Might As Well Do Something With My Life
“Right now, I think all of us just feel stuck. Everyone’s striving to, like, find something, but it’s hard to do that sometimes.” Dom Fredianelli and his buddies from forever, Cole Smith and Bodi Meaudoin, live in Michigan’s Upper Peninsula, and as Where Soldiers Come From, they’re deep in snow.
“I joined the National Guard just for the money,” says 20-year-old Dom, imagining the once a month obligation wouldn’t be so taxing. His friends joined too. For Bodi, the decision is functional: “I said, ‘Fuck it,’ it pays for my schooling,” he says. He has a father and other relatives in the military, so he feels like he might know what to expect. When he’s done with it, he goes on, “I want to be a cop like my old man. That’s all you hear from small towns, ‘Oh, I can’t wait to get out.’” But Bodi likes it here, and wants to stay.
Cole, on the other hand, thinks leaving would be fine: “I’ve lived here my whole life,” he says, “I’m ready for a change.” And so he joined the Guard, at least in part because Dom did. “I’ve pretty much known Dom since I can remember,” he says. “Since kindergarten.” He’s got a U.S. flag on the wall of his bedroom. “It could happen any time,” he says.
“It” is their deployment. And it’s not long after the start of Where Soldiers Come From that they’re ordered to active duty, as part of Operation Enduring Freedom in 2008. Opening in select theaters 9 September and airing on POV 11 November, Heather Courtney’s thoughtful documentary follows the threesome as they make their way to war, a journey that, as the title has it, has as much to do with where they’re from as where they go.
One part of where they come from is comprised of their families. Cole’s sister Lindsay is “pissed that they joined. It’s a bad time to join,” she goes on, “We’ve got such a dumbass in office.” Lindsay’s frustration is only the most vocal. Her and Cole’s mom, Mary, is a longtime waitress, and she and the kids are well aware of how economics shape life decisions. “Ever see that movie, Deer Hunter,” Mary asks. “That reminds me so much of this group, maybe because they’re so close-knit. If something happens to one of them, it will be so devastating to the group, you know.” when he’s gone, she and her husband, along with Lindsay, stay in touch with him as best they can, by email and video.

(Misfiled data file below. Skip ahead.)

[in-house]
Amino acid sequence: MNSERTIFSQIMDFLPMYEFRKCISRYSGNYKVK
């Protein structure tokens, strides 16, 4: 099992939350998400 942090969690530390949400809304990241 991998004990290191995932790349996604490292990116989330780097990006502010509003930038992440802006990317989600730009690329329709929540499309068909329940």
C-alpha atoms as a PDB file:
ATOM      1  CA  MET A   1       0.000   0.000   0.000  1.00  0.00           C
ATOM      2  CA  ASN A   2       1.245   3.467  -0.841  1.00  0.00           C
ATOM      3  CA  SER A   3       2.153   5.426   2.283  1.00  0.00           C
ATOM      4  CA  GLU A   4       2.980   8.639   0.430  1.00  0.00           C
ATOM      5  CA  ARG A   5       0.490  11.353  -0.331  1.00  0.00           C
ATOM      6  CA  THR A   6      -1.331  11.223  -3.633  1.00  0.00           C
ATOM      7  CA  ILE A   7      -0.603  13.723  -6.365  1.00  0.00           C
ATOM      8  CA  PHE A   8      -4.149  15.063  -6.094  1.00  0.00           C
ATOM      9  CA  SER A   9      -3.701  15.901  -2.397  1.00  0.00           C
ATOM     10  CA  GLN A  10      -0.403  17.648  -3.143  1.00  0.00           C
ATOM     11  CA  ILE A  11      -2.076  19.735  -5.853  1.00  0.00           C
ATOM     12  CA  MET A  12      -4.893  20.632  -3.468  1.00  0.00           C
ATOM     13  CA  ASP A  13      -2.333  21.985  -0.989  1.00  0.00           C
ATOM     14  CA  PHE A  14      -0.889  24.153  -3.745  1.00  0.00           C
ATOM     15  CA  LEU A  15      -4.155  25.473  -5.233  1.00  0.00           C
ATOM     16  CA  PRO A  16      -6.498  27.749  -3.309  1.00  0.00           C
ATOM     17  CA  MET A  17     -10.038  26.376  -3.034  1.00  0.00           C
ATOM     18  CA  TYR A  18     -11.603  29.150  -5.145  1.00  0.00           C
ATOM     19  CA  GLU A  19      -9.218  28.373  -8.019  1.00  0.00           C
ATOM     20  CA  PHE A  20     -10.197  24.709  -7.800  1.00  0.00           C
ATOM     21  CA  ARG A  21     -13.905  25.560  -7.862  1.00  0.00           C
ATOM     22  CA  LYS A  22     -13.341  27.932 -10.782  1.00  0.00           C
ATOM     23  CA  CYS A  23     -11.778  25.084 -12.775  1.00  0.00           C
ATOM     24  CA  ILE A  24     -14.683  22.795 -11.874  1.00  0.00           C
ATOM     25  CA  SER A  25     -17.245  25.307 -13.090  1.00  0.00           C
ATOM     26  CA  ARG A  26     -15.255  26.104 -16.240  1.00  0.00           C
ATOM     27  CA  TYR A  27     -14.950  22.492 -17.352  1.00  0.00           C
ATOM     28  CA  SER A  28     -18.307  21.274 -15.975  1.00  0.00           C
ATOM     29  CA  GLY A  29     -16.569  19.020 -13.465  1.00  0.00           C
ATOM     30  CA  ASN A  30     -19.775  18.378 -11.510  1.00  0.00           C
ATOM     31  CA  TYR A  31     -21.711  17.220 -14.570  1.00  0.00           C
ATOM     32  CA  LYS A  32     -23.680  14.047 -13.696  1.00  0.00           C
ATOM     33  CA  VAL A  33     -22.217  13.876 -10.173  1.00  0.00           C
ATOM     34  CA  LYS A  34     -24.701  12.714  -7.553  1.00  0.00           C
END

Throughout this process, Where Soldiers Come From cuts between the boys in Afghanistan and the families back home, the desert and snow, the armored vehicles and a Zamboni at the local hockey rink. Lindsay and Mary work at the diner and imagine a future: “I think Cole will make a good daddy and a good husband,” they agree.
In the meantime, life goes on and it doesn’t. Dom’s girlfriend Ashley describes their adjustments, worries when they’re on a mission and she might not hear from him for a couple of days. At Salerno, Dom worries about what he’s doing: “What is the point of all this?” he asks, “Who am I fighting a war for? I can’t stop thinking about my friends, I can’t imagine what it would be like if one of them or me doesn’t come back. It’s putting a big burden on our shoulders if one of them doesn’t come home safe.” The burden is exacerbated, as explosions, injuries, and frustrations exact different tolls, erode confidence, raise questions. Cole can’t keep food down, Dom, an artist all his life, has trouble drawing, and Bodi declares he hates everyone in Afghanistan, thanking “the United States Army” for making him a racist.
The scenes in Afghanistan include diary-style self-reflections, shots of the men at work (helmeted and sun-glassed, the camera tilted up at their grim jawlines as they drive), and discussions among the three. The job is hard. As Bodi says, looking for IEDs is “like anticipating getting punched in the face,” for hours at a time.
By the time they return home, the dynamic has changed, among them, with their families, and with the filmmaking process. Dom is briefly impatient with “answering questions,” Cole has troubles having his tuition paid (the VA loses his paperwork), and Bodi learns he has TBI, that his brain looks like he’s “been playing professional football for 20 years.” The doctors can’t predict what will happen, whether he’ll be fine decades from now or he’ll “be drooling.”
All this disruption, and no clear end to it. Where Soldiers Come From is less interested in finding blame than in making effects of war visible. And whether or not you’re from the same sort of place as these soldiers, you can see how the boys are made by this place, how they mean to hold on to it and also have to let it go.